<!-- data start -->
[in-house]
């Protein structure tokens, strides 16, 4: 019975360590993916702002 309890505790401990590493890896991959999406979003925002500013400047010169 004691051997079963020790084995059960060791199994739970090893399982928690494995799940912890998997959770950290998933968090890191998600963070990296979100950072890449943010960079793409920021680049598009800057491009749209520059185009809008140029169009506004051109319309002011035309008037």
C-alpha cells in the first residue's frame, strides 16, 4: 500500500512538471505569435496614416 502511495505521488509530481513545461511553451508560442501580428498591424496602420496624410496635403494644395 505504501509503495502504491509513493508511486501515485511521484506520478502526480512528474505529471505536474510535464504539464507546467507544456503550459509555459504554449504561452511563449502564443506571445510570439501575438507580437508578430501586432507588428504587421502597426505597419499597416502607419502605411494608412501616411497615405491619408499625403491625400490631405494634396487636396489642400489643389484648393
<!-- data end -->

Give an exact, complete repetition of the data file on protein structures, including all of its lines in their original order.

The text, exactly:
[in-house]
């Protein structure tokens, strides 16, 4: 019975360590993916702002 309890505790401990590493890896991959999406979003925002500013400047010169 004691051997079963020790084995059960060791199994739970090893399982928690494995799940912890998997959770950290998933968090890191998600963070990296979100950072890449943010960079793409920021680049598009800057491009749209520059185009809008140029169009506004051109319309002011035309008037």
C-alpha cells in the first residue's frame, strides 16, 4: 500500500512538471505569435496614416 502511495505521488509530481513545461511553451508560442501580428498591424496602420496624410496635403494644395 505504501509503495502504491509513493508511486501515485511521484506520478502526480512528474505529471505536474510535464504539464507546467507544456503550459509555459504554449504561452511563449502564443506571445510570439501575438507580437508578430501586432507588428504587421502597426505597419499597416502607419502605411494608412501616411497615405491619408499625403491625400490631405494634396487636396489642400489643389484648393